China’s exports likely tumbled in May after a surprising rebound the previous month as global coronavirus lockdowns continued to devastate demand, but imports showed some signs of improvement as Chinese manufacturers got back on their feet, a Reuters poll showed on Friday.
May exports in the world’s second-largest economy are expected to have contracted 7% from a year earlier, according to a median estimate from the survey of 23 economists, compared with an unexpected 3.5% gain in April.
Imports likely fell 9.7% on year, the poll showed, easing from a 14.2% drop the previous month, due to recovering global oil prices, a low base last year and as manufacturers cranked up operations.
Both official and private factory surveys for May showed sub-indexes for export orders remained in contraction, suggesting strong external headwinds on Chinese exporters in the near term.
Highlighting the uncertain outlook, the government said in late May it was not setting an annual growth target, for the first time since 2002. The economy shrank 6.8% in the first quarter from a year earlier.
“Despite stronger-than-expected export growth in April, we still believe China’s export growth may slump sharply in coming months, as the lagged impact from the slump in new export orders in March, April, and even May, could fully kick in,” Nomura said in a report. It estimated exports fell 8% in May.
Many Chinese exporters, stuck with unsold stock and cancelled orders from abroad, are cutting staff and moving into e-commerce to target the domestic market.
“The orders are all gone. I’ve been in the industry for 15 years and this year is so extraordinary,” Deng Jinling told Reuters from her vacuum flask showroom in Yiwu, China’s export capital for small commodities.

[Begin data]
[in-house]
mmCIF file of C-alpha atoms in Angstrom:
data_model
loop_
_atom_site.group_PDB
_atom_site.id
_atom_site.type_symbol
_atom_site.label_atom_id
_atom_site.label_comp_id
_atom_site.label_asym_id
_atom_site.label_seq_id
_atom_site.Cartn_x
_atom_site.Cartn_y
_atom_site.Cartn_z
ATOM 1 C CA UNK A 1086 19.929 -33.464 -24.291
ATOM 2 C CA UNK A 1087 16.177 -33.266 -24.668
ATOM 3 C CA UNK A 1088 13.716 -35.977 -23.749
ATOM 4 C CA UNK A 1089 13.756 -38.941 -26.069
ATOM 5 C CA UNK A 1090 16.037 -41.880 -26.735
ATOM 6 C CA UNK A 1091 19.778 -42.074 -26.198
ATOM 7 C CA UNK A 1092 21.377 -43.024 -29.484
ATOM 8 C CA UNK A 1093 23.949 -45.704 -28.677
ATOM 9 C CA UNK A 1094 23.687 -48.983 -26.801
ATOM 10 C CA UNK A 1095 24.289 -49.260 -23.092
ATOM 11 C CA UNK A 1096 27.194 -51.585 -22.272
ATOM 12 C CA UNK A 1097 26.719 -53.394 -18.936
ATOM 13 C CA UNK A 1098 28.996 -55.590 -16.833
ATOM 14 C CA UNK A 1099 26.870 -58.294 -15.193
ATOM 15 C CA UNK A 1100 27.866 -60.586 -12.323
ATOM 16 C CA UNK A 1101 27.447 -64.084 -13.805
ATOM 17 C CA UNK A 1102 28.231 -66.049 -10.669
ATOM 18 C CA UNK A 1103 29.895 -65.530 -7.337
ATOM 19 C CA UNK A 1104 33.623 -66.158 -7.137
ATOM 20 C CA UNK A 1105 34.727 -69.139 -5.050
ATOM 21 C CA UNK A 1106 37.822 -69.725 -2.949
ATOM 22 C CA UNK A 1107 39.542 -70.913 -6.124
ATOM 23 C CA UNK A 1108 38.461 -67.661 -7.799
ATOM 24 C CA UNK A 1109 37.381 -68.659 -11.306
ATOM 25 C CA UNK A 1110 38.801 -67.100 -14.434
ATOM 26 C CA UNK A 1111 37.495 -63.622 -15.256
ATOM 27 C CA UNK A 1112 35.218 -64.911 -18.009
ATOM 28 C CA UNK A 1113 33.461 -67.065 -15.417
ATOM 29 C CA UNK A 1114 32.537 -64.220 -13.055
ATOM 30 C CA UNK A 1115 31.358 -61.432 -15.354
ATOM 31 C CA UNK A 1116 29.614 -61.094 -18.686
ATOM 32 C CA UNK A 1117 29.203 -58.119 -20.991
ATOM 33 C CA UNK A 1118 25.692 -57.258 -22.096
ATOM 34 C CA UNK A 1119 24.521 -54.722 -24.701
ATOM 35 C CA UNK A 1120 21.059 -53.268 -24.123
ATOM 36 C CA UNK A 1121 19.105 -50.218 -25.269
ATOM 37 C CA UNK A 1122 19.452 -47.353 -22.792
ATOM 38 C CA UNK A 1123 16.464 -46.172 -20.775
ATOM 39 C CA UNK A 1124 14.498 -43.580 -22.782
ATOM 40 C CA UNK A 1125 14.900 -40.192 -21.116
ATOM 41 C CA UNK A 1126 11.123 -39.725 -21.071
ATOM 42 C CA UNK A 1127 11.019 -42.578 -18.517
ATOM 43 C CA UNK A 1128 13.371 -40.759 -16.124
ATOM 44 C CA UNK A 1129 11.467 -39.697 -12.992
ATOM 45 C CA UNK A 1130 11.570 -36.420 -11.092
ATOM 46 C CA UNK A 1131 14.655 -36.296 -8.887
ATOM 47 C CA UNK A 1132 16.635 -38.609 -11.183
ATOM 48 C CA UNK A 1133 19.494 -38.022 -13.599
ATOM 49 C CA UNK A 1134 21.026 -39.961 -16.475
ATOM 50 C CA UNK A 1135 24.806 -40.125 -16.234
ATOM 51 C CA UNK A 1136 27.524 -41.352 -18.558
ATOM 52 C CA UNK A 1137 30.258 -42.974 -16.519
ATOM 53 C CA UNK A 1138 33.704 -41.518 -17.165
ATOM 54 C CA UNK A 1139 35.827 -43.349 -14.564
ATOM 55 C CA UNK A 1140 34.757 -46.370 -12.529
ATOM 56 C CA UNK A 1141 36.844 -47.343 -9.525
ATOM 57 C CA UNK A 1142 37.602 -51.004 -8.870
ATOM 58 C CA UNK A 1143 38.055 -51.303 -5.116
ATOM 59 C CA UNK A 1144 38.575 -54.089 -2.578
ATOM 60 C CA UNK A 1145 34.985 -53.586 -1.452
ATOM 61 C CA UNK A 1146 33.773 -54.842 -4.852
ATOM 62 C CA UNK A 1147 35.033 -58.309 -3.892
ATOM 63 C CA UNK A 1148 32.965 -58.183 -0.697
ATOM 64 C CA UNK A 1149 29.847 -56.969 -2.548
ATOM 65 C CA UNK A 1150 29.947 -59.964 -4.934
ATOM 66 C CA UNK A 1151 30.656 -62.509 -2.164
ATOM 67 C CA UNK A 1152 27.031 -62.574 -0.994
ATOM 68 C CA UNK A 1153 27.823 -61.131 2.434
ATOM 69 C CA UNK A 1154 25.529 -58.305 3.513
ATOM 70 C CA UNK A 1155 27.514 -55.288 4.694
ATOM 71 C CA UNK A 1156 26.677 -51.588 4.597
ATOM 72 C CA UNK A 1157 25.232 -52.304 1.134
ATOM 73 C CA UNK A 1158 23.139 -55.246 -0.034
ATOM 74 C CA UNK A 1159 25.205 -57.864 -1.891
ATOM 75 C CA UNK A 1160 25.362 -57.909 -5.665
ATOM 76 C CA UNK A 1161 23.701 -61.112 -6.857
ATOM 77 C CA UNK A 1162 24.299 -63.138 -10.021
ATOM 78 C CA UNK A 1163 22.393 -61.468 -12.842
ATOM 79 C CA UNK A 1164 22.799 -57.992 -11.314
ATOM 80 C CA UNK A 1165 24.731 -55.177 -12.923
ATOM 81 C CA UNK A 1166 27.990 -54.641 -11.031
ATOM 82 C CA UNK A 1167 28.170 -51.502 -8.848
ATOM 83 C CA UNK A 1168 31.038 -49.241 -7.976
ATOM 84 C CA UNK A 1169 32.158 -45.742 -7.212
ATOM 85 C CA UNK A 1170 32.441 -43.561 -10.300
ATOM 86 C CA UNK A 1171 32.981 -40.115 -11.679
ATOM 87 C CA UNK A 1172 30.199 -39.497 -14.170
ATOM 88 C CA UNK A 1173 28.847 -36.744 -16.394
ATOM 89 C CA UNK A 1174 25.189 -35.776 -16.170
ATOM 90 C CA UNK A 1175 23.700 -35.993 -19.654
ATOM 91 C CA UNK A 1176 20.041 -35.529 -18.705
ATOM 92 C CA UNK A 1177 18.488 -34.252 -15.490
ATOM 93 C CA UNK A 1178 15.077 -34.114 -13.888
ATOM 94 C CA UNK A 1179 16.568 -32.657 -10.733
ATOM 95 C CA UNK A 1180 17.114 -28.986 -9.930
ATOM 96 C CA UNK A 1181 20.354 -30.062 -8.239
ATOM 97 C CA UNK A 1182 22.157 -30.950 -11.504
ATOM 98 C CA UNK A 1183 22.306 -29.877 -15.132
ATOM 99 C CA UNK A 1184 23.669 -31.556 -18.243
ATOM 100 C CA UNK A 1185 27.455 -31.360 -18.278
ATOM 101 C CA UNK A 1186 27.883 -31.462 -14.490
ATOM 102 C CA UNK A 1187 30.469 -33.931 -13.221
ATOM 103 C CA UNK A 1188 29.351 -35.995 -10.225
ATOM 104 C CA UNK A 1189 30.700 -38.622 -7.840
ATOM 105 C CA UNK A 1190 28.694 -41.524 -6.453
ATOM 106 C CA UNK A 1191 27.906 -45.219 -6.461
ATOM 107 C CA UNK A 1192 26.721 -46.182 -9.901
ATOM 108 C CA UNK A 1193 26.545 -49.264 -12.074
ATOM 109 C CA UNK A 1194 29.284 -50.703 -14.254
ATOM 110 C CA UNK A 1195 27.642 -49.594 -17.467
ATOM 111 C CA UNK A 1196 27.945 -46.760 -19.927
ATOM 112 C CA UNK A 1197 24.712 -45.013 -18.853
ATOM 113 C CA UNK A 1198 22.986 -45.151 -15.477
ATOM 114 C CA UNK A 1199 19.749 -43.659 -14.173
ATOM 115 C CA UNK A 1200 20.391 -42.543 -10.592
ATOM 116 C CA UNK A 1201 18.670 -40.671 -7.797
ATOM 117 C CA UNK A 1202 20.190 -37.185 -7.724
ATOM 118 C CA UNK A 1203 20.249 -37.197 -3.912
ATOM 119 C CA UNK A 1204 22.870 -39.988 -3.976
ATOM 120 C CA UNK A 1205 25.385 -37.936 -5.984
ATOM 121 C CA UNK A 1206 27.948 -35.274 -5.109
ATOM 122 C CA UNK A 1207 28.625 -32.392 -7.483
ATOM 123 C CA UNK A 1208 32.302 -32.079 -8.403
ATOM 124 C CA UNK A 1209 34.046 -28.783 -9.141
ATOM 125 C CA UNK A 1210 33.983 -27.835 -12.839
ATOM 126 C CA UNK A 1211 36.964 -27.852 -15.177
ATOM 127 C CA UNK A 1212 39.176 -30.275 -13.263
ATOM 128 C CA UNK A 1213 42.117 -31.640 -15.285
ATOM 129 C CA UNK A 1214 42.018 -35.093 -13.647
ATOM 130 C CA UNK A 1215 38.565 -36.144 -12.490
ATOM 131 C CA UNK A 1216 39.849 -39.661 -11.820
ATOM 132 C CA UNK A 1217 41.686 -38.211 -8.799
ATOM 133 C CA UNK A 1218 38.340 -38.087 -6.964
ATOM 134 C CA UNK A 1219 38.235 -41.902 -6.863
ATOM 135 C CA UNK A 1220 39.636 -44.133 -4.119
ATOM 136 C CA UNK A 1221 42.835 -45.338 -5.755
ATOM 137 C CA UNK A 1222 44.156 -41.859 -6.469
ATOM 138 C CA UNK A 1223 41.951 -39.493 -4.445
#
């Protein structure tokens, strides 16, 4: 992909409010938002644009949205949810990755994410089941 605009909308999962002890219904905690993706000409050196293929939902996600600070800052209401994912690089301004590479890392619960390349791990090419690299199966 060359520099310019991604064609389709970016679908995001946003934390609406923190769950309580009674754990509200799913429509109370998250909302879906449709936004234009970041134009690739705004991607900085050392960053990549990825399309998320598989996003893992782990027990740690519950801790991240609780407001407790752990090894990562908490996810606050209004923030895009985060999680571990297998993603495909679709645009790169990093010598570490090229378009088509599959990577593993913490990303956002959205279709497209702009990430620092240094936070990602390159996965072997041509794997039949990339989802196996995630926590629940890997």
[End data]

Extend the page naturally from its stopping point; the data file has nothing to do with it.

The one bright spot has been exports of medical supplies. In the first half of May, China shipped 63.2 billion yuan ($8.9 billion) of medical supplies, Reuters calculations from customs data showed, compared with 71.2 billion yuan in the March-April period.
China’s economy, which reopened earlier than other world economies, is gradually recovering from lows struck in February when the government imposed widespread social restrictions and closed factories to curb the spread of the respiratory illness.
“We’re seeing domestic spending slowly recover, which is driving consumption. A lot of the sectors are not back 100% yet but certain sectors are actually getting back stronger than pre-COVID,” said How Jit Lim, managing director at management consultancy Alvarez & Marsal.
“One example is the truck market. We’re expecting 2020 to be a record year in China in terms of new truck sales,” said Lim, adding that the surge is driven by the demand for eco-friendly trucks and increased government infrastructure spending.
Citing strong pent-up demand, a large rebound in infrastructure investment and a pandemic-related surge in demand for medical products, Nomura raised its GDP forecast for the second quarter to growth of 1.2%, from a contraction of 0.5%.